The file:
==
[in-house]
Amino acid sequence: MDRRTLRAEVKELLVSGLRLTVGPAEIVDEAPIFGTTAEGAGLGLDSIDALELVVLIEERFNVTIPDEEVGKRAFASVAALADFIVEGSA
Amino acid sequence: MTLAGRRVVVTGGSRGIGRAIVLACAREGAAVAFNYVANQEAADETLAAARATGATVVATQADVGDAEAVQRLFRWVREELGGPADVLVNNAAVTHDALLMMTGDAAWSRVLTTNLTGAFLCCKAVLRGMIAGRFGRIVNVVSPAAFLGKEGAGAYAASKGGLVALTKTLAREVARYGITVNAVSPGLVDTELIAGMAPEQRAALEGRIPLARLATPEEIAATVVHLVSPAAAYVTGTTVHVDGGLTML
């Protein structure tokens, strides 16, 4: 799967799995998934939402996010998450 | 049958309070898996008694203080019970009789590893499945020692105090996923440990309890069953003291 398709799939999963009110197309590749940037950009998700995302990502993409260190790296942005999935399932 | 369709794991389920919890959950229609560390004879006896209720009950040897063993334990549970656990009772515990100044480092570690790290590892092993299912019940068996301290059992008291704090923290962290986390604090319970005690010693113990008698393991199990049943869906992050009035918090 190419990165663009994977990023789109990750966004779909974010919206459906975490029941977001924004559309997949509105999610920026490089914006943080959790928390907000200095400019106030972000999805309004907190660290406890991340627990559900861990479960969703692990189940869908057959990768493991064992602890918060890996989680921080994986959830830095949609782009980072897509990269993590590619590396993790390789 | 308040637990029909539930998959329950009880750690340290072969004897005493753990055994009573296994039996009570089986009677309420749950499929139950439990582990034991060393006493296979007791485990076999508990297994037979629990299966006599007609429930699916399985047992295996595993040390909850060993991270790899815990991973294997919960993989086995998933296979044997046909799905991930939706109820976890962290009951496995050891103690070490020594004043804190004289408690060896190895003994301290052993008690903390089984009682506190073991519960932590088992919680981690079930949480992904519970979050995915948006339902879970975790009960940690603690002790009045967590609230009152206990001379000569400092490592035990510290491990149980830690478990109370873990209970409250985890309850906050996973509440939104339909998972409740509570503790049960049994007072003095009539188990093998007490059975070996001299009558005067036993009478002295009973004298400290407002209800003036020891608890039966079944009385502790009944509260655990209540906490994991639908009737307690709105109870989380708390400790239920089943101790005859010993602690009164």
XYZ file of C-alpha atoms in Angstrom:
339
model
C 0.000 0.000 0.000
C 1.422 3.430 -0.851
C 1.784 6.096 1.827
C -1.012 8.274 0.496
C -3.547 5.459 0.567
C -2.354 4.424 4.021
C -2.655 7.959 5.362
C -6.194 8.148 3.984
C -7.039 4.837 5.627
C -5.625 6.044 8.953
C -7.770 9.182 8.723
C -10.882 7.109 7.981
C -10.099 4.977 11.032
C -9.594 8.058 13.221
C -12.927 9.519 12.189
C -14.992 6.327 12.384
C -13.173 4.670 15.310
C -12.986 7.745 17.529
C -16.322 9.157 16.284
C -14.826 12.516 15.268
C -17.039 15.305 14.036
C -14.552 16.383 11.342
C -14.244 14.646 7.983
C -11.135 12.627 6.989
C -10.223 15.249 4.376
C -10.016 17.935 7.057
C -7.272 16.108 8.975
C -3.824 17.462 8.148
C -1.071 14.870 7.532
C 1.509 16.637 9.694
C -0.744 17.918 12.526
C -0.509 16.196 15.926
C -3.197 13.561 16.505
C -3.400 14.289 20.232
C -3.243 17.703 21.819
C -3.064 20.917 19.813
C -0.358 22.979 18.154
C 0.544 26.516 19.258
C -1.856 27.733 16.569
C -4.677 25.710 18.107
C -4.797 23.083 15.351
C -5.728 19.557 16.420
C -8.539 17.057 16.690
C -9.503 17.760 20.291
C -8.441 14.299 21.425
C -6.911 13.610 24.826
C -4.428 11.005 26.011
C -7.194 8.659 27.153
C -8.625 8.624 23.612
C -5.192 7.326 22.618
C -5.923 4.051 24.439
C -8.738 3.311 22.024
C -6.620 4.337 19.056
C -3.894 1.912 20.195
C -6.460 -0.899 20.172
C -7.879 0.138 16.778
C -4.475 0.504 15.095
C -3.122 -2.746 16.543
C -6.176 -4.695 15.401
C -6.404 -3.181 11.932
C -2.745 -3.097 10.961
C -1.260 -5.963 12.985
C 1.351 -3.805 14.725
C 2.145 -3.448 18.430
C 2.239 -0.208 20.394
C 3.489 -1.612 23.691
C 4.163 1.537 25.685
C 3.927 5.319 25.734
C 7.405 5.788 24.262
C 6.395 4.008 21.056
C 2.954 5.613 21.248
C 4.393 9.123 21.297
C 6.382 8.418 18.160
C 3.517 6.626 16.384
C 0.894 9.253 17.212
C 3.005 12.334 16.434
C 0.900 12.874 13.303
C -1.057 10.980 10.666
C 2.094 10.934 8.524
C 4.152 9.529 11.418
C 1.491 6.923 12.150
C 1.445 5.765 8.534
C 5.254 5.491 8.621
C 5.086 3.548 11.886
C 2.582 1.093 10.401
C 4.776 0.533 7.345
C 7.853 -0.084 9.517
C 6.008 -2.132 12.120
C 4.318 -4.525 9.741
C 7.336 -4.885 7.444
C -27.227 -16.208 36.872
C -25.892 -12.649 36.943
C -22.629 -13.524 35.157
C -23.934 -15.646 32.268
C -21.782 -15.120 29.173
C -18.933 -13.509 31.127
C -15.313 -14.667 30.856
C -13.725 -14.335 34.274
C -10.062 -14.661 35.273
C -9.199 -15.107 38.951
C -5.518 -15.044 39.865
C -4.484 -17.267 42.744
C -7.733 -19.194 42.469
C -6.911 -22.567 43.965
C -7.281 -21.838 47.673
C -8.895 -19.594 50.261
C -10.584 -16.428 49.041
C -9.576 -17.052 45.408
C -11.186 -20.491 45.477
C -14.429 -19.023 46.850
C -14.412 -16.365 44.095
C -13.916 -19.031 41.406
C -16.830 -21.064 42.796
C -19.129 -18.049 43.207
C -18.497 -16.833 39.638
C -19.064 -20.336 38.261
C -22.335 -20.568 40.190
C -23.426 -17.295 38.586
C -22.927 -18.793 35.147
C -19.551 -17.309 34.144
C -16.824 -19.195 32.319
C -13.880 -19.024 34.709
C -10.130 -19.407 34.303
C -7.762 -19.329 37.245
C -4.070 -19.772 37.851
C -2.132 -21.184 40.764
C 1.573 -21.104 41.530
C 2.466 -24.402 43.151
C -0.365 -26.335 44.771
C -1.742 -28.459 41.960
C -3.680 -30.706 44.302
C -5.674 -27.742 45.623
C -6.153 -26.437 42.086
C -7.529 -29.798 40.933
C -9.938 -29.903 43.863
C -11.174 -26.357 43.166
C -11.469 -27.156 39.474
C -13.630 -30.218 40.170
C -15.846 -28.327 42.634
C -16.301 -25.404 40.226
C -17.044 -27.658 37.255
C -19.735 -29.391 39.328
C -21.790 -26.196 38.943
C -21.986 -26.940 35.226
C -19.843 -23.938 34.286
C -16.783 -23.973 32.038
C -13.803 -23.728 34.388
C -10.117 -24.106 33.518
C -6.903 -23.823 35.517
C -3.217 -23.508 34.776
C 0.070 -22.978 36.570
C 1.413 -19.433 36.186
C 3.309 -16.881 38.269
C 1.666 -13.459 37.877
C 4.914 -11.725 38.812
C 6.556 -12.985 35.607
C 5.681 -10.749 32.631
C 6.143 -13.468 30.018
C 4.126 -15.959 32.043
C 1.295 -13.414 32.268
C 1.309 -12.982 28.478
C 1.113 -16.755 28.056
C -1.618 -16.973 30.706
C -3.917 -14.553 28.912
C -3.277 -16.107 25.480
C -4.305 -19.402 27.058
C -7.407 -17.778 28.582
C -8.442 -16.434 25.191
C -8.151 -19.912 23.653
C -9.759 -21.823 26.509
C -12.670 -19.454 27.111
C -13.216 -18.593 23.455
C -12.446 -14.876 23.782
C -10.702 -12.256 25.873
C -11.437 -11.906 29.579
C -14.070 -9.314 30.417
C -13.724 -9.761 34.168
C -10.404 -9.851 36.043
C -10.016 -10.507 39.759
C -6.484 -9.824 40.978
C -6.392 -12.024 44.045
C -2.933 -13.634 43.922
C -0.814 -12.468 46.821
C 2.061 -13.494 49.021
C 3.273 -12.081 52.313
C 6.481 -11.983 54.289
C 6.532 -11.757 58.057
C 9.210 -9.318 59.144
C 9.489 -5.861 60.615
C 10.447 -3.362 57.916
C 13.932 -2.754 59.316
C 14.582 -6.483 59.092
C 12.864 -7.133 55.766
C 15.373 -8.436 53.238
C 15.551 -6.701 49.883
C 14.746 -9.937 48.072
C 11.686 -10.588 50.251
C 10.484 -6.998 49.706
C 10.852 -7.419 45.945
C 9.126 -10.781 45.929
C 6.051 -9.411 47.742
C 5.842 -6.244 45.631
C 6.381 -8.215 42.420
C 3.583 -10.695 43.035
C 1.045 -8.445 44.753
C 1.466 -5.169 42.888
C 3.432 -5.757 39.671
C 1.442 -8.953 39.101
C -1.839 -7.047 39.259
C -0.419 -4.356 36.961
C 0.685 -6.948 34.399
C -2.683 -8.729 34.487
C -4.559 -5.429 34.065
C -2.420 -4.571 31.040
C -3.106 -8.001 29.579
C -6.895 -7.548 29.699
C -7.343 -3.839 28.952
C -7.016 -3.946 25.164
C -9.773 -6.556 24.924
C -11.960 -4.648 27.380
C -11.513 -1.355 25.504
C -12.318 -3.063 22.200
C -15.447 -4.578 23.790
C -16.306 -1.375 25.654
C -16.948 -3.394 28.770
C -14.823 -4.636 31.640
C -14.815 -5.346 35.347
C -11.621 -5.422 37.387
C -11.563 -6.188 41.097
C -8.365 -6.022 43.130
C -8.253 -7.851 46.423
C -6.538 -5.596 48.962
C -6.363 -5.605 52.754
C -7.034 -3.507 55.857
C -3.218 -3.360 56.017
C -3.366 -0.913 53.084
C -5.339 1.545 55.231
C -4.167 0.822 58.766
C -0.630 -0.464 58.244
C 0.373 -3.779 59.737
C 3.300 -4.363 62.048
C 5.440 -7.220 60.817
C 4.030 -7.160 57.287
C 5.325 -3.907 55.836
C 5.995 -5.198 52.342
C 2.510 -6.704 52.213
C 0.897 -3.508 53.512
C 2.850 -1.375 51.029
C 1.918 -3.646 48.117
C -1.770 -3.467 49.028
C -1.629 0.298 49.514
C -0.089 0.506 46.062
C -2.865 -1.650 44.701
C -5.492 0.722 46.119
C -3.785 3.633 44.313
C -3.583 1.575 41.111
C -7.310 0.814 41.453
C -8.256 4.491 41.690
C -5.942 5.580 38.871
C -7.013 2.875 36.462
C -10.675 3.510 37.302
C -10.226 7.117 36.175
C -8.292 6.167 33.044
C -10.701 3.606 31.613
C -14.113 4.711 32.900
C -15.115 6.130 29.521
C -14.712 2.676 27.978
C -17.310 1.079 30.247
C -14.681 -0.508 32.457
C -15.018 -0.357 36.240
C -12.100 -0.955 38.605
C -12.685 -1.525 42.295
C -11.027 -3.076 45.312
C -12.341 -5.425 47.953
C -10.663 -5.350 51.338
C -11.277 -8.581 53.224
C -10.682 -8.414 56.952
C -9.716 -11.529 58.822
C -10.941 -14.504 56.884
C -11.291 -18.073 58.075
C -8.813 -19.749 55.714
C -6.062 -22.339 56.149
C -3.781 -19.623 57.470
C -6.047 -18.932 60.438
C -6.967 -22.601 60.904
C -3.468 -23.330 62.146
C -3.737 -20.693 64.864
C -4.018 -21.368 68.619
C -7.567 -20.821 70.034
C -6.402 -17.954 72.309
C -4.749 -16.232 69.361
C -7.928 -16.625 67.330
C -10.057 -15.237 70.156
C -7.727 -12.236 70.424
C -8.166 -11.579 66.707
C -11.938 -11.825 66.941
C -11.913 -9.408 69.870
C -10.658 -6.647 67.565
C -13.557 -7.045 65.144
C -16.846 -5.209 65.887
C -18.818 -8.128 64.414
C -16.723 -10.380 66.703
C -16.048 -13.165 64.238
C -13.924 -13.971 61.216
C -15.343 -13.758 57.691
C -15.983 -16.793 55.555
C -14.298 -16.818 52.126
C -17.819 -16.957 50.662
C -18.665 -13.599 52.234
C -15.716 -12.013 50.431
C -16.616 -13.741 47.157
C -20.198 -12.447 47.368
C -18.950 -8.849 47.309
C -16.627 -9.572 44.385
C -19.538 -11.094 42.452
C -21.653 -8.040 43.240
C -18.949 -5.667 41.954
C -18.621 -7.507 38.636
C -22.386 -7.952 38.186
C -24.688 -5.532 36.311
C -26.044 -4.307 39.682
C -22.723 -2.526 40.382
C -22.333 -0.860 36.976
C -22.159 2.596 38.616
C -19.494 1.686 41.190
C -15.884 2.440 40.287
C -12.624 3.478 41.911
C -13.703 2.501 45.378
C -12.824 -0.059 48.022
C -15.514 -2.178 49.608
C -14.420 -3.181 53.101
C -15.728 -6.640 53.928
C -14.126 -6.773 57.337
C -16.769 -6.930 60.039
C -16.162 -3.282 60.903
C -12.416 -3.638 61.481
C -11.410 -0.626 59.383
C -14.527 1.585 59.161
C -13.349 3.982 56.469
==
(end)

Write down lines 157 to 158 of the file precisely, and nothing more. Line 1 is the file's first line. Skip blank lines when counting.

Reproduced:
C -3.217 -23.508 34.776
C 0.070 -22.978 36.570